Gollum, Wellington Airport, Weta Studios
Estimating ejection fraction (EF) can be done by eyeballing LV contraction on ECHO. This requires some skill and expertise. A very basic assessment in the Emergency department requires a parasternal long axis (PLAX), a parasternal short axis (PSAX) and a 4 chamber view (4CV).
What are we looking for ?
- Inward movement of the endocardium
- Thickening of the myocardium
- Longitudinal motion of the mitral annulus
- Reduced motion of the anterior mitral valve leaflet in the parasternal long axis view. The anterior mitral valve leaflet should come within 8mm of the septal wall in the PLAX view in systole. Normal motion < 8mm, moderately reduced motion 8 -18mm, severely reduced motion > 18mm
- Geometry of the left ventricle (size, aneurysms)
Have a look at the cineloops below and assess LV function as severely reduced, moderately reduced, normal or hyperkinetic.
Answer : Moderately to severely reduced ejection fraction (EF)
By reviewing the above images again below, note the poor inward motion of the endocardium, the poor thickening of the myocardium and the poor motion of the anterior leaflet of the mitral valve in the PLAX view.
In the PSAX view below note the poor circumferential inward movement of the endocardium and the poor thickening of the myocardium.
In the 4CV below note the poor longitudinal movement of the mitral annulus. The left ventricle contracts circumferentially, radially, and longitudinally. The longitudinal contraction can be assessed by looking at how far the mitral annulus moves up in systole. There should be a brisk upwards movement of the mitral annulus in normal LV longitudinal contraction.
Compare the above cineloops with those below. This patient has normal LV function
Caveats when assessing LV function using 3 views only.
- You are looking at 3 views only and may not be properly assessing all the walls of the LV. This means that you may overestimate LV function if dyskinetic, akinetic or hypokinetic segments are not taken into account.
- If there is akinesis at the apex, from a previous LAD infarct for example, there may be hypercontractile basal segments which, if assessed in isolation, will cause an overestimation of the EF
- Filling volumes will affect estimation of the EF. If the LV is underfilled, the EF may be overestimated. If the LV is overfilled the EF may be underestimated.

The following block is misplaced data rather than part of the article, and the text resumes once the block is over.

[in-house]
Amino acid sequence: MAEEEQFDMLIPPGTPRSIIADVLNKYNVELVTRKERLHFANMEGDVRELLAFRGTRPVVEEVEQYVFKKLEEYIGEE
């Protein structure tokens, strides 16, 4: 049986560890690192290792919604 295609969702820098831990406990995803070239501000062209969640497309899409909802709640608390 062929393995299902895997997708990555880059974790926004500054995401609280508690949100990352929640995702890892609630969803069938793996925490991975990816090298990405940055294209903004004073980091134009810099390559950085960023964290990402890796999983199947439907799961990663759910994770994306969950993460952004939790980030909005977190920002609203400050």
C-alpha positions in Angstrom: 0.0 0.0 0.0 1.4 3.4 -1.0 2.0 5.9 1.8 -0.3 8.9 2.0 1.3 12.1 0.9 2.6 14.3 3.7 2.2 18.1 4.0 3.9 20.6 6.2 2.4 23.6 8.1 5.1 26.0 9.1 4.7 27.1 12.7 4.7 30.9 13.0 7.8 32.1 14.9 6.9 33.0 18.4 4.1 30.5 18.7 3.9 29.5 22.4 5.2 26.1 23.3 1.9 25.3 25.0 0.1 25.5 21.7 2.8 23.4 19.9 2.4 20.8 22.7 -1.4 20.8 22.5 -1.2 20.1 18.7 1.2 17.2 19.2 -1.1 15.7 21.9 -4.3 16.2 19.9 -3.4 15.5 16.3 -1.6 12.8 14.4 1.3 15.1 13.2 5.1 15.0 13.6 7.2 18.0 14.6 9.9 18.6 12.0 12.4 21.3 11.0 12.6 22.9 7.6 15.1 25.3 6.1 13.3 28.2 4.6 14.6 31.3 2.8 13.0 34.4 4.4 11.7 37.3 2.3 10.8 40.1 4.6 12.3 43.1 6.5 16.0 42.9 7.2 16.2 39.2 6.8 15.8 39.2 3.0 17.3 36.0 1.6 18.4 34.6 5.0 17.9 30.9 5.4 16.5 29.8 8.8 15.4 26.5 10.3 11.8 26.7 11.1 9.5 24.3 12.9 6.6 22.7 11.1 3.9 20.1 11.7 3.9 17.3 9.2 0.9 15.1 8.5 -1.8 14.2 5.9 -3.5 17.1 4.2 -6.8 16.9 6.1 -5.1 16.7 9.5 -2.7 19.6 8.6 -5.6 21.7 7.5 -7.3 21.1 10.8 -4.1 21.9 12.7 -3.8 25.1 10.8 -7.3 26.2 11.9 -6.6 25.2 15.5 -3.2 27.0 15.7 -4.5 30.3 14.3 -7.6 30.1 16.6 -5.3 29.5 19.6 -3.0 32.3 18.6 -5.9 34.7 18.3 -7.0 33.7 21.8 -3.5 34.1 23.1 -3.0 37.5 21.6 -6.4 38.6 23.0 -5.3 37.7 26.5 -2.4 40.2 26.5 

- Assessment of EF in patients with tachycardia and dysrrythmias such as AF may be difficult to assess correctly.
- Preservation of LVEF does not exclude heart failure. Patient with heart failure preserved ejection fraction (HFpEF) will, in most cases, have diastolic dysfunction. They will mainly present with a normal LV cavity size, and with an increase in LV wall thickness and /or increased left atrial size as a sign of increased filling pressures.
Your turn now!
Assess the following clips for overall LV function : severely reduced, moderately reduced, normal or hyperkinetic
Moderately reduced EF
Severely reduced EF with dilated RV. Note thickened LV wall
Moderately reduced EF. The thickening of the myocardium in the PLAX view and the PSAX view is reduced and there is reduced longitudinal mitral annulus excursion in the 4 CV.
- Int J Cardiol. 2005 May 25;101(2):209-12. Visually estimated left ventricular ejection fraction by echocardiography is closely correlated with formal quantitative methods.
Gudmundsson P1, Rydberg E, Winter R, Willenheimer R
- 2016 ESC Guidelines for the diagnosis and treatment of acute and chronic heart failure: The Task Force for the diagnosis and treatment of acute and chronic heart failure of the European Society of Cardiology (ESC)Developed with the special contribution of the Heart Failure Association (HFA) of the ESC
Piotr Ponikowski Adriaan A Voors Stefan D Anker Héctor Bueno John G F Cleland Andrew J S Coats Volkmar Falk José Ramón González-Juanatey Veli-Pekka Harjola Ewa A Jankowska
- How to visually estimate left ventricular ejection fraction https://vimeo.com/85768153